Music Industry Tightens Squeeze on Students; Campus Network Access Targeted
This article provides information focusing on the RIAA’s new tactic in its “never-ending effort to crack down on pirated music”. Mainly, that the RIAA is reaching new levels in their attempts to end piracy by singling out universities as being either heavily trafficked schools or effective in preventing file-sharing among their students. Those with the most file-sharing are Ohio and Purdue, and the RIAA seems to believe that by pressuring these schools, the number of peer-to-peer sharing among students will decrease. On the other hand, UCLA is one school whose policies against illegal downloading is approved by the RIAA. UCLA has suspended students who repeatedly break the school’s policies, giving the RIAA strong support. At schools where students are active downloaders, those caught receive letters from the RIAA warning them about a possible lawsuit since they practiced illegal downloading. Although peer-to-peer file sharing continues, the article states that lawsuits have been an effective tool by basically scaring students out of file-sharing.
On the one hand this article supports my argument because the author demonstrates the severity of the RIAA’s threats. However it also shows that lawsuits and the school’s involvement in these cases does make a difference, even if only by scaring the students. It also presents information describing how differently universities have responded to the file sharing. UCLA presents an interesting and very different response by suspending those students who are repeatedly caught participating in peer-to-peer file sharing. This information about UCLA's policies would be valuable as comparison for schools who are either against monitoring file sharing among students, or even those which seem to be doing the bare minimum.
Sustainable consumption is gaining in currency as a new environmental policy objective. This paper presents new research findings from a mixed-method empirical study of a local organic food network to interrogate the theories of both sustainable consumption and ecological citizenship. It describes a mainstream policy model of sustainable consumption, and contrasts this with an alternative model derived from green or ‘new economics’ theories. Then the role of localised, organic food networks is discussed to locate them within the alternative model. It then tests the hypothesis that ecological citizenship is a driving force for ‘alternative’ sustainable consumption, via expression through consumer behaviour such as purchasing local organic food. The empirical study found that both the organisation and their consumers were expressing ecological citizenship values in their activities in a number of clearly identifiable ways, and that the initiative was actively promoting the growth of ecological citizenship, as well as providing a meaningful social context for its expression. Furthermore, the initiative was able to overcome the structural limitations of mainstream sustainable consumption practices. Thus, the initiative was found to be a valuable tool for practising alternative sustainable consumption. The paper concludes with a discussion of how ecological citizenship may be a powerful motivating force for sustainable consumption behaviour, and the policy and research implications of this.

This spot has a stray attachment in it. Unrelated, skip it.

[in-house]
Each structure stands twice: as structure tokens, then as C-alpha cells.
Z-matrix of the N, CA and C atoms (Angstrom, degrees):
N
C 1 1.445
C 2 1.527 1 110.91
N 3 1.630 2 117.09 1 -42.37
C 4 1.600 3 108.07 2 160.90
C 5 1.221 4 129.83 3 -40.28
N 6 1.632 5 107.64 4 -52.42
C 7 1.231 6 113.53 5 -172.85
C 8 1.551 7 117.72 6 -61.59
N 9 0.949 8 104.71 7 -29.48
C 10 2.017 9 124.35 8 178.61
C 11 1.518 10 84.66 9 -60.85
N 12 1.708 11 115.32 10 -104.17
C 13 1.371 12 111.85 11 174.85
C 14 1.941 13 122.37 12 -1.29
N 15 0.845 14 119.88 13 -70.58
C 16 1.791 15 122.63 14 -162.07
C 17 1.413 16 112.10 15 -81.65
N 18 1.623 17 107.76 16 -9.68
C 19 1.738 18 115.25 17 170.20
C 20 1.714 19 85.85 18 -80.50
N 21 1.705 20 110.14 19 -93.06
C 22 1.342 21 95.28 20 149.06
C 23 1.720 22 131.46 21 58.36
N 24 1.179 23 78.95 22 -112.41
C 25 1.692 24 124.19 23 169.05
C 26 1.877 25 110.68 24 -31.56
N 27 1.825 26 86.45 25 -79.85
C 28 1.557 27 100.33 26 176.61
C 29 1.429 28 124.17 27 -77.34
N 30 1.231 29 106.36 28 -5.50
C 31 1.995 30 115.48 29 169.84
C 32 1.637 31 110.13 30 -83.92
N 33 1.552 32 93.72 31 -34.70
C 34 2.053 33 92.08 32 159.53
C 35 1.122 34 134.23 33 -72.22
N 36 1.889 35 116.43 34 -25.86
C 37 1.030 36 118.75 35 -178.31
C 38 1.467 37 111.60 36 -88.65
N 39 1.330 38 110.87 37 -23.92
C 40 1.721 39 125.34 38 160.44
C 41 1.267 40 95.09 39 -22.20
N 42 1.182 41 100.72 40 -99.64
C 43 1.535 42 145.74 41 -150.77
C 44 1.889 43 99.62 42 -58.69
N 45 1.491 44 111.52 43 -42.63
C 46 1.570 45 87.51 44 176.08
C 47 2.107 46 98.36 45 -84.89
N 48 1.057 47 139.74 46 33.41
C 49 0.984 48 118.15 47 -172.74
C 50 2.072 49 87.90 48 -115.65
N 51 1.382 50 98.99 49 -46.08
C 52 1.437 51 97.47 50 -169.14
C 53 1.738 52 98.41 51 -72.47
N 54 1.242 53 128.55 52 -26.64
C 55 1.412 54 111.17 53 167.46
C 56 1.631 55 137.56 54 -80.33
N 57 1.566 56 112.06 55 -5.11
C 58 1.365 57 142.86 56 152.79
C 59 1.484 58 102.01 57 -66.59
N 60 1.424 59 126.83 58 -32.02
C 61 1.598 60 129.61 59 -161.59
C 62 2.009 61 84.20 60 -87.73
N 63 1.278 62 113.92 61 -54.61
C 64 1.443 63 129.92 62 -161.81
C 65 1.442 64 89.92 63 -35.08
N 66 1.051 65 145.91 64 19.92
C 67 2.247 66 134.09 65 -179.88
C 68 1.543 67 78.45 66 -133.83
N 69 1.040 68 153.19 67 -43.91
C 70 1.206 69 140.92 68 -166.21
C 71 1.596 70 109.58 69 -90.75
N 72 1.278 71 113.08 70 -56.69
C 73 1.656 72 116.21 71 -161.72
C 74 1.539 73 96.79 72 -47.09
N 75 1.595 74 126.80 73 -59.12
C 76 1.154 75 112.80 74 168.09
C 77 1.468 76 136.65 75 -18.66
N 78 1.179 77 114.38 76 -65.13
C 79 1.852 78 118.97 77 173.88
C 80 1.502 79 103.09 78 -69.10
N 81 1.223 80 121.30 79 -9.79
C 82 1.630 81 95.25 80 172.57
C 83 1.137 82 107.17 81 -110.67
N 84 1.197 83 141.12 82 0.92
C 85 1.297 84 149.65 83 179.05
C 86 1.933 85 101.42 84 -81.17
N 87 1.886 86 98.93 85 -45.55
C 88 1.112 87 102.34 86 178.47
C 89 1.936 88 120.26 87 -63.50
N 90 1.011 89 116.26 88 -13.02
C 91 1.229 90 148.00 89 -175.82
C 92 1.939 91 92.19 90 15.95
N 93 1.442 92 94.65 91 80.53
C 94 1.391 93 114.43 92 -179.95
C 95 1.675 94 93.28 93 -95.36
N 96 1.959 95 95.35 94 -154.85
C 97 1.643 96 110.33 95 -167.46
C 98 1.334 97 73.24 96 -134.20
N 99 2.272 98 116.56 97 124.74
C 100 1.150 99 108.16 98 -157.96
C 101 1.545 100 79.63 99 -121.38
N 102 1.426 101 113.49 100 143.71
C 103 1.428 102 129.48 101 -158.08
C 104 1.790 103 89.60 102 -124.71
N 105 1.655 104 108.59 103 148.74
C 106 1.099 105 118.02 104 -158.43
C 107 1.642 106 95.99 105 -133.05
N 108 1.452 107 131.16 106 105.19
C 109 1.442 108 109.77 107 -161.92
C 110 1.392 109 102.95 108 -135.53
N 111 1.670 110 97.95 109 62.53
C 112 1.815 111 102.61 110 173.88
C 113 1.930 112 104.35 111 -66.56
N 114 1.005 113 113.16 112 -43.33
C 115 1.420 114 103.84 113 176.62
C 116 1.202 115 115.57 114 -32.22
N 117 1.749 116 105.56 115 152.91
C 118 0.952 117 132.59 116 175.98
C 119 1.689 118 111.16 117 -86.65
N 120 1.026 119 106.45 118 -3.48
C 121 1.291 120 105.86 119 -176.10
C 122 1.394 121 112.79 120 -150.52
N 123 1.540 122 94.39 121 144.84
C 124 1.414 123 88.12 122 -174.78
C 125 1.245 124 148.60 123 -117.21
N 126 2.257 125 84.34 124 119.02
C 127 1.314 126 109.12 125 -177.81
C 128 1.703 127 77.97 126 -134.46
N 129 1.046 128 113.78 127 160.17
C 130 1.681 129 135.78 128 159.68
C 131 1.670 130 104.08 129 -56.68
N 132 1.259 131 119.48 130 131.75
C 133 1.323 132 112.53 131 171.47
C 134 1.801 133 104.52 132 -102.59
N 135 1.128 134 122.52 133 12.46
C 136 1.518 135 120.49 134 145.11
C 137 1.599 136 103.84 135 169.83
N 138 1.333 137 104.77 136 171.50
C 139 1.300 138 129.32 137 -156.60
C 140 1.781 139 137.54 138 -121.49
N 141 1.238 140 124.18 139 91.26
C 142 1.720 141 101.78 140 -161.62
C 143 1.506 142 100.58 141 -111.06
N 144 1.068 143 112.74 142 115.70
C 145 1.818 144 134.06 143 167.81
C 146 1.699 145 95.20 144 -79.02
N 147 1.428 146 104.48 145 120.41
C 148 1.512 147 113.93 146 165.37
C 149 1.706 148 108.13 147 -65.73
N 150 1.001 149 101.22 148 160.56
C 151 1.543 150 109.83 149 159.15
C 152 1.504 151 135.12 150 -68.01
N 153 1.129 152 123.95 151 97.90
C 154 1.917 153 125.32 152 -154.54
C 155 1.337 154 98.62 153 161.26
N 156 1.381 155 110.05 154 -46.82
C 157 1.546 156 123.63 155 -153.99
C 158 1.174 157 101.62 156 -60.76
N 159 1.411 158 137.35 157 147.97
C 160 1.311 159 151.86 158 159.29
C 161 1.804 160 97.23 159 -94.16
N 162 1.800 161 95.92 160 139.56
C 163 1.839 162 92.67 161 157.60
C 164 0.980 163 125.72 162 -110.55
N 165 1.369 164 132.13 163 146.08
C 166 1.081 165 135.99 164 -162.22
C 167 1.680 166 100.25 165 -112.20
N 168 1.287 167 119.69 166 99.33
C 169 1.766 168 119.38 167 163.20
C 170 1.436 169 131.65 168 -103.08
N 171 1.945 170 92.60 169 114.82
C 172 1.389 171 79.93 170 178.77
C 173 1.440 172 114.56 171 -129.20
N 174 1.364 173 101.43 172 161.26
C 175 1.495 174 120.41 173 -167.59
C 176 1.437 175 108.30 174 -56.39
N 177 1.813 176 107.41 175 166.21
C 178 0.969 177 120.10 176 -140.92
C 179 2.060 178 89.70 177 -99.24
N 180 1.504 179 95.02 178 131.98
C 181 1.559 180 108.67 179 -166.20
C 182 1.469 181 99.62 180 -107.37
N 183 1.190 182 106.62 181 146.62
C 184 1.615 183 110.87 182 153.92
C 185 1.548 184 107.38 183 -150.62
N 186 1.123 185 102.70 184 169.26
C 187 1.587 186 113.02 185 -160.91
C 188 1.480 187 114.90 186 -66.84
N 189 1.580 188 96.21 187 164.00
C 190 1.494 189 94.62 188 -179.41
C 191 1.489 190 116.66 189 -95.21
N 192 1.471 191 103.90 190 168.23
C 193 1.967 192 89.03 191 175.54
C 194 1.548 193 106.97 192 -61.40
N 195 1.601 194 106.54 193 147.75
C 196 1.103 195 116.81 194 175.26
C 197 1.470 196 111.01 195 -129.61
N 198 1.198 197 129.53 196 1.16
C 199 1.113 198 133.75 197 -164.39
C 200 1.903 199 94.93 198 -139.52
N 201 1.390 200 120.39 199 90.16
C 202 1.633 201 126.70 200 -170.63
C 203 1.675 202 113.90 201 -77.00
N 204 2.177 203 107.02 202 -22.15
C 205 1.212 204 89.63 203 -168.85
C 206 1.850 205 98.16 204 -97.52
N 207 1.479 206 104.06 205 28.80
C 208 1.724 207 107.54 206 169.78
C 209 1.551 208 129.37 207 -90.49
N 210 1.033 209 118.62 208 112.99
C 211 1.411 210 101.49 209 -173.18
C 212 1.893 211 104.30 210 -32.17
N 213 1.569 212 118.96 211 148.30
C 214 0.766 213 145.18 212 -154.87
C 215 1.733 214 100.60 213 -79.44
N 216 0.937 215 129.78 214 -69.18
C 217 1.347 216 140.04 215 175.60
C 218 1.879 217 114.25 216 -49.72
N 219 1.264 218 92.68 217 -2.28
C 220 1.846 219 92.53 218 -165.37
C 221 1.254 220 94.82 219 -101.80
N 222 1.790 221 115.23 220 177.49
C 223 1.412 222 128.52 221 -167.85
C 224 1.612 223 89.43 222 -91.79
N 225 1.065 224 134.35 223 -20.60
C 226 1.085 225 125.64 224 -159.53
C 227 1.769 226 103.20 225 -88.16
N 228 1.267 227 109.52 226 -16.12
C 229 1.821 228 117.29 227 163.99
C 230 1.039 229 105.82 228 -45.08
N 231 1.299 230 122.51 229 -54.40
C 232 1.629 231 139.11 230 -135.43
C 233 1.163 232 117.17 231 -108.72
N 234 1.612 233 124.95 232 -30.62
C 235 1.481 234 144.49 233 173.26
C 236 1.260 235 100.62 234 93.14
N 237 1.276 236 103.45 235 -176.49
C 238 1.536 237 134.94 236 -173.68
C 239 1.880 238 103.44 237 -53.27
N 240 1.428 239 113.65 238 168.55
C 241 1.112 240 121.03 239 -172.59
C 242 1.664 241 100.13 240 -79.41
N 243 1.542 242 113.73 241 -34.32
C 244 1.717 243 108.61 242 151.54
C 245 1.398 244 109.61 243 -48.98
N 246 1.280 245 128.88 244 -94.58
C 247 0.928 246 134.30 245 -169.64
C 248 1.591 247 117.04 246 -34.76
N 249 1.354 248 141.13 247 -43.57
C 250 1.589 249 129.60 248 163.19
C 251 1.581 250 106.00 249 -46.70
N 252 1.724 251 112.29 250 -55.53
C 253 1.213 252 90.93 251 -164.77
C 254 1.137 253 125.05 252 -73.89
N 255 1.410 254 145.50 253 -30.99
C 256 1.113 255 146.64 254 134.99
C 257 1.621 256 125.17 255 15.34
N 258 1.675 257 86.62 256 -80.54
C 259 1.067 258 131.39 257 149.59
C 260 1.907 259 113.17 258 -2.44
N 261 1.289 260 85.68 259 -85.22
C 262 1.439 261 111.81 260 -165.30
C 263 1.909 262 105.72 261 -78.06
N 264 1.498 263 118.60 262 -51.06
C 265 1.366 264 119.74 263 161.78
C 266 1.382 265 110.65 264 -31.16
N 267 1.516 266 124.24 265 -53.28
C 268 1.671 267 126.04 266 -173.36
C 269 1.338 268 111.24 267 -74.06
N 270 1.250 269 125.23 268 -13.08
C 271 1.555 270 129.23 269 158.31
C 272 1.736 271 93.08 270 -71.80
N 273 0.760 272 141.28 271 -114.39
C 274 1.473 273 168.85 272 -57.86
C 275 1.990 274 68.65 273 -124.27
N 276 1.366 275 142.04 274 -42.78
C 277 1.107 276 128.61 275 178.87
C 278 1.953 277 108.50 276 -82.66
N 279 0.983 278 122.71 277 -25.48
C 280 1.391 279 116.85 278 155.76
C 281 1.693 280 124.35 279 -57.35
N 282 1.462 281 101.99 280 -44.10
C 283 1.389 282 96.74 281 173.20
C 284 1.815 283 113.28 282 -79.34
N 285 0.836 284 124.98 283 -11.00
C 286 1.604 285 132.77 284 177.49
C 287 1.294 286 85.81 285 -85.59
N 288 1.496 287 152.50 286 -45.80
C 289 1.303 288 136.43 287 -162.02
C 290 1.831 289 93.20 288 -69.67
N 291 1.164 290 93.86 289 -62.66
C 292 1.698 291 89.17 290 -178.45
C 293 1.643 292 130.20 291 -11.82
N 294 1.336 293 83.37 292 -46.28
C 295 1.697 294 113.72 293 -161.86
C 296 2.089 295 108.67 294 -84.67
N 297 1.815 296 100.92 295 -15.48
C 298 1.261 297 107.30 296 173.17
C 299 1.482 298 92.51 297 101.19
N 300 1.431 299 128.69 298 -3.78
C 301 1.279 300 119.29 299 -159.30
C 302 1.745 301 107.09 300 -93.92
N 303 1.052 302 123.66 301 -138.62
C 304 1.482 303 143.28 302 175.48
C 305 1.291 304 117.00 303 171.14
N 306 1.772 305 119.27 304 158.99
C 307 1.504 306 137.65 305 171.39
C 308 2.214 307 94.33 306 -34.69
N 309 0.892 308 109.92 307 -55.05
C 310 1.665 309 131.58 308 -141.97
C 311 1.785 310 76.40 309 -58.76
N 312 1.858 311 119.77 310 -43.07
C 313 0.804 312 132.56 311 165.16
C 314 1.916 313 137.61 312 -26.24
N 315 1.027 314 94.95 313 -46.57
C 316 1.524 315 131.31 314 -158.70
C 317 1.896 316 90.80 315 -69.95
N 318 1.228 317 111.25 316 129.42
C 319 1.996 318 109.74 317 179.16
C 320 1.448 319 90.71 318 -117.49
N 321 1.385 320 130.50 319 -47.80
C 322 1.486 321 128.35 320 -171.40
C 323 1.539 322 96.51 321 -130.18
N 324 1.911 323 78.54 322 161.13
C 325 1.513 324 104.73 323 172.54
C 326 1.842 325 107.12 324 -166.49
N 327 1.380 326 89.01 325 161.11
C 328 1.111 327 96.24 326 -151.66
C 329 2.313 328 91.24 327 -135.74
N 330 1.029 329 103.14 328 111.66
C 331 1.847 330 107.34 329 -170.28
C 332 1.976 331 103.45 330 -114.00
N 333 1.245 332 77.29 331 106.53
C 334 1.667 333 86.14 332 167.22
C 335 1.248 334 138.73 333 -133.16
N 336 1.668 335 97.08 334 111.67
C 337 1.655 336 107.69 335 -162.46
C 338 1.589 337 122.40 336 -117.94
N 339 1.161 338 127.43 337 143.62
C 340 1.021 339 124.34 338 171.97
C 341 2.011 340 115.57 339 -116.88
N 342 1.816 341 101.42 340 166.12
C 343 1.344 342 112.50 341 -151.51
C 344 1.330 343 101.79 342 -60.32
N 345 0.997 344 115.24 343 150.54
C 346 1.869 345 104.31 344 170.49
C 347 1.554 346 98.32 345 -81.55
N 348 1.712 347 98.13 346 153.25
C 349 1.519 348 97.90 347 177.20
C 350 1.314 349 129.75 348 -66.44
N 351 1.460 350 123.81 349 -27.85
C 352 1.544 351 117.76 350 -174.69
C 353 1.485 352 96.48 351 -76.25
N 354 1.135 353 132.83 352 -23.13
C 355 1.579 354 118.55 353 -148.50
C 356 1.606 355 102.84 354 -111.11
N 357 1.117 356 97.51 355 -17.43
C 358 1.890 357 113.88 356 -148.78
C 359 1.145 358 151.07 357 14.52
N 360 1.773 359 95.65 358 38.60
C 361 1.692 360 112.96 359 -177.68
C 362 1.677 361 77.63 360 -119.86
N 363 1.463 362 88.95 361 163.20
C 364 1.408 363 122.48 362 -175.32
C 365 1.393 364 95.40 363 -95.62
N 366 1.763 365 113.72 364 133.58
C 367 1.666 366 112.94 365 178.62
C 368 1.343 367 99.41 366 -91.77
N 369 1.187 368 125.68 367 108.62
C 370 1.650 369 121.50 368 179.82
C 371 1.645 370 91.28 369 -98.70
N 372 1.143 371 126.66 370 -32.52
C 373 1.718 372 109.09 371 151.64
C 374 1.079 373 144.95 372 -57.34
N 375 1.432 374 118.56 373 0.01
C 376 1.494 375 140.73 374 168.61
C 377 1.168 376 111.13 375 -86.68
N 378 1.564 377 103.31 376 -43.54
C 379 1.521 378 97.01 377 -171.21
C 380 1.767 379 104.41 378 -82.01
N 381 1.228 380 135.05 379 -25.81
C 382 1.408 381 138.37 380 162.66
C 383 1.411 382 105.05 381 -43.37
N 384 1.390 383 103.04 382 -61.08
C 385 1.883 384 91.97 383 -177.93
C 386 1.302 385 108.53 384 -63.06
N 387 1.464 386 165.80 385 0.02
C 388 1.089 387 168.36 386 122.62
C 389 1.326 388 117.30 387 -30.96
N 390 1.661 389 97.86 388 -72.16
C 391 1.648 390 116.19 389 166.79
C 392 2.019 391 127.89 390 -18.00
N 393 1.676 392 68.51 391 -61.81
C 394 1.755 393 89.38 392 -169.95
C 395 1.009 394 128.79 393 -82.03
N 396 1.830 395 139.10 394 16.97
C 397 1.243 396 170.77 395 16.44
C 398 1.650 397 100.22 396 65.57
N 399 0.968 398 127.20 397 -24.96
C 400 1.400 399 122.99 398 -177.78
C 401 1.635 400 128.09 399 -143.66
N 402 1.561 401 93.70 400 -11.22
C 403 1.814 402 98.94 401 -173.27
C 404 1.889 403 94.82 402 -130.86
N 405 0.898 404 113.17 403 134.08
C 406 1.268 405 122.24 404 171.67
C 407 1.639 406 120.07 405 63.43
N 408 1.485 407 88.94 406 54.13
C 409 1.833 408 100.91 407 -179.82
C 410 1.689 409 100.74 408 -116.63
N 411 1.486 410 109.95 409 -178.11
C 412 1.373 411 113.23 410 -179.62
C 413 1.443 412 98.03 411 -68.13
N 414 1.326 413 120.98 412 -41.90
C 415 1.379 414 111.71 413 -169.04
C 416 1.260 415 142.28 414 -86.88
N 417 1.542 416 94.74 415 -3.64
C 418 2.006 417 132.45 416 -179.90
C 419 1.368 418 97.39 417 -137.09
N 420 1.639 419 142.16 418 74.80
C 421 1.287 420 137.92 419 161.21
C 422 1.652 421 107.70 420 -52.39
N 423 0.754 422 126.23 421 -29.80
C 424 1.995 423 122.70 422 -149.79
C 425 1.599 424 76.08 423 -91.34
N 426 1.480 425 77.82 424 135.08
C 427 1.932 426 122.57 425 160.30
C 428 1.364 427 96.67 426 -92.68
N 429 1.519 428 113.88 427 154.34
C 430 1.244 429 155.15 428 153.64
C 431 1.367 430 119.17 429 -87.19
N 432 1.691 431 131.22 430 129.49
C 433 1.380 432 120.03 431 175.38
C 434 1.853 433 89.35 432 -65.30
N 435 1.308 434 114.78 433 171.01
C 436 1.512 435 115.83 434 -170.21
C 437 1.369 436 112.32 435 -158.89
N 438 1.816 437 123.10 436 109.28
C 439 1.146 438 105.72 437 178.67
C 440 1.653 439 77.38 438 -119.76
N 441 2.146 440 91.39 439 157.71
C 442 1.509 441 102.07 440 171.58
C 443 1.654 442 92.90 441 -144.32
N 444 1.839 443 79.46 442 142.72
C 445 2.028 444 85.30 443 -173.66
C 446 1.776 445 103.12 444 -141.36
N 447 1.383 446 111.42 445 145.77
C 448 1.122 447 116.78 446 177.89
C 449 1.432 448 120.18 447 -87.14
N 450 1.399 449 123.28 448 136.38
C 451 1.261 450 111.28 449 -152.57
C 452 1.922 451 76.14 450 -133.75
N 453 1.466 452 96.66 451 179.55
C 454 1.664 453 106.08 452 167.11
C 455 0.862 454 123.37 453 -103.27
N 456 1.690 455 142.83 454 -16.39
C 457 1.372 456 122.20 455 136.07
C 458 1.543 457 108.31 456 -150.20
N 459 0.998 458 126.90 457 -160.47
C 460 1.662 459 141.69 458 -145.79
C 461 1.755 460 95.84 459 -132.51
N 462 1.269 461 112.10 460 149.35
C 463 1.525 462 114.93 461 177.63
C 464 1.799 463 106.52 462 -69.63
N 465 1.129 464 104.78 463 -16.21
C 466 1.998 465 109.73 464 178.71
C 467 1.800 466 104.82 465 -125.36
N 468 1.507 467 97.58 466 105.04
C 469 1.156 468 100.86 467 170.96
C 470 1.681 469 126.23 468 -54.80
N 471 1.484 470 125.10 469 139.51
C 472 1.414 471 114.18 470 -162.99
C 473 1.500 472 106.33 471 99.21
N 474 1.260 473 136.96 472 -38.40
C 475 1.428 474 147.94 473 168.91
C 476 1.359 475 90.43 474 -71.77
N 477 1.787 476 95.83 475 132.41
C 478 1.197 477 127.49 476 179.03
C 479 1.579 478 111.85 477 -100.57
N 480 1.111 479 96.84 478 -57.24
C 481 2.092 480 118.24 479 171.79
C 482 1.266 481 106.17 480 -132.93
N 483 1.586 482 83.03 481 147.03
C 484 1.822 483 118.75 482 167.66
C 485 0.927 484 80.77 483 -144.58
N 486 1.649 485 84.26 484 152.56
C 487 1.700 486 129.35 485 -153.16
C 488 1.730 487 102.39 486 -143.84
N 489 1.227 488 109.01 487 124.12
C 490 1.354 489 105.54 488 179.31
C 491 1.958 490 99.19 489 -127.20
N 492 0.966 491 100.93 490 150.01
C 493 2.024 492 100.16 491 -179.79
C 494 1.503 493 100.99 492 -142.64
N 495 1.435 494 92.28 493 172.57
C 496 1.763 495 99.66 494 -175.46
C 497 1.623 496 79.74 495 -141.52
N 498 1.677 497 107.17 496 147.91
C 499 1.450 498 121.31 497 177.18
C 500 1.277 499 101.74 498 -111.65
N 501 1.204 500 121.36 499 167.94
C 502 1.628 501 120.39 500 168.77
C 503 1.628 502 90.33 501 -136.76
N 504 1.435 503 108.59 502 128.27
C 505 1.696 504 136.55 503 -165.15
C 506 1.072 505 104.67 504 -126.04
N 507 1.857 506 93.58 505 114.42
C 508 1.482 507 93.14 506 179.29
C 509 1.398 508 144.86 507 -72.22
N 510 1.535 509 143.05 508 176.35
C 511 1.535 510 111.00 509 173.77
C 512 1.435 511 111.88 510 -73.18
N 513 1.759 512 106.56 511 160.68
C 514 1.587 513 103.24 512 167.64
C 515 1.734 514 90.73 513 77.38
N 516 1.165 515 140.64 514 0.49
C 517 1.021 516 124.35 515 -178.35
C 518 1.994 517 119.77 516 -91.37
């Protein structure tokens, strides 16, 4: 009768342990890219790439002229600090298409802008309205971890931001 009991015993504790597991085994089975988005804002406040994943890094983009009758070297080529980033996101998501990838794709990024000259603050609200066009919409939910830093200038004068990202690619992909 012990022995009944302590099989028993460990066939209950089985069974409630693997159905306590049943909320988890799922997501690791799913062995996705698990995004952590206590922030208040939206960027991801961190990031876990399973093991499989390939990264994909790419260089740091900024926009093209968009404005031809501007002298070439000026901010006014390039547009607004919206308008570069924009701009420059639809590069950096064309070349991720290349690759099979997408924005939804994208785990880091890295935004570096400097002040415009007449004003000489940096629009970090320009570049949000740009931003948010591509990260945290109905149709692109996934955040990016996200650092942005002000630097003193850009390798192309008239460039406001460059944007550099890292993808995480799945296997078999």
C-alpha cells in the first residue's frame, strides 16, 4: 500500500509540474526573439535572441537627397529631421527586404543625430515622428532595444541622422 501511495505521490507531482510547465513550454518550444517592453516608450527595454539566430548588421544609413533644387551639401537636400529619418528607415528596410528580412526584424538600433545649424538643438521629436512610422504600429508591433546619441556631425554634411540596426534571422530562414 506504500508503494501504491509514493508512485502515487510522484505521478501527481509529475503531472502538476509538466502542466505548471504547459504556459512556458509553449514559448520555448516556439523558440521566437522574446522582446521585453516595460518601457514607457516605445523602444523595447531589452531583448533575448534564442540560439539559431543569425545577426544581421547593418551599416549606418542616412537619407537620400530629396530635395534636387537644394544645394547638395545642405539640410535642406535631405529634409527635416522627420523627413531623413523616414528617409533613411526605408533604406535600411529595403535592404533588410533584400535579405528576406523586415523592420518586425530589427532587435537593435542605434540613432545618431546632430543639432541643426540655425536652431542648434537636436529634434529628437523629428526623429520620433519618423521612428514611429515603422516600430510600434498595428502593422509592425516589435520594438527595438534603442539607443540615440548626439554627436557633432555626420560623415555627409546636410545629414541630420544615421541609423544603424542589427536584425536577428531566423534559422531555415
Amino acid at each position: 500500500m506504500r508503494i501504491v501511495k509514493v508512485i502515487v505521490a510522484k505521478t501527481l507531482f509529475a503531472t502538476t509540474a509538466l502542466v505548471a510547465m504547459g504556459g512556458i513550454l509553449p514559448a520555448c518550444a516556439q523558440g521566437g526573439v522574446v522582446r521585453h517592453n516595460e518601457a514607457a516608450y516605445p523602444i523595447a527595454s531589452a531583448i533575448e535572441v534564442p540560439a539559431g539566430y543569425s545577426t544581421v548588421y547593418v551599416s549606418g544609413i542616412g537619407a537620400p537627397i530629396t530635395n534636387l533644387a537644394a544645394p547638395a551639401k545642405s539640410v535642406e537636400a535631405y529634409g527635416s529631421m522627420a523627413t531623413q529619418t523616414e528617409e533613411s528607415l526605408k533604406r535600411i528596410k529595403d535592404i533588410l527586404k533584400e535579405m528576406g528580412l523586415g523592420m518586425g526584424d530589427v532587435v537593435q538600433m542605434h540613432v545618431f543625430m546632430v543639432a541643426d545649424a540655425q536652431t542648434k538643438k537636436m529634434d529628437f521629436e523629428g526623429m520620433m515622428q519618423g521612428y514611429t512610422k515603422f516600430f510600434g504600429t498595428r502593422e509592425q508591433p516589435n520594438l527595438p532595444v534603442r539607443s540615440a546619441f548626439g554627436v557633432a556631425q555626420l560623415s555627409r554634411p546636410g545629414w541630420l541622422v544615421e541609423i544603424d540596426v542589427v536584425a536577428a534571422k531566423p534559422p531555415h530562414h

This article analyzes how the internet works in terms of memetics. In this way of viewing things, each user and website is a different agent or node in the network: not aware of the underlying structure of the network, but instead only concerned with its immediate links within that network. Marshall takes a bottom-up approach and applies memetics to each level. At the operational level, the internet is a series of linked memes through which information and messages are routed through agents that have a specific purpose but do not know the intentions of the central controller. At the service level, agent are interfaces designed to achieve certain goals through interacting with other agents. In the example Marshall gives, a search engine for online stores has a goal of interfacing with other agents (the online stores) and processing the information. At the user level, the internet memeplex is able to transmit information quickly and ignore real-world boundaries. Thus users are able to indicate what information they want to receive, and then get it through the network. Marshall concludes that the memetic support system embedded in the internet make it more efficient and allows each additional layer to perform more useful and complex operations efficiently.
Although the aim of this paper is sound, the connection between each level is not discussed in any amount of detail. The clearest points are the discussion on virtual communities and general overview of how the internet can operate as a series of memeplexes.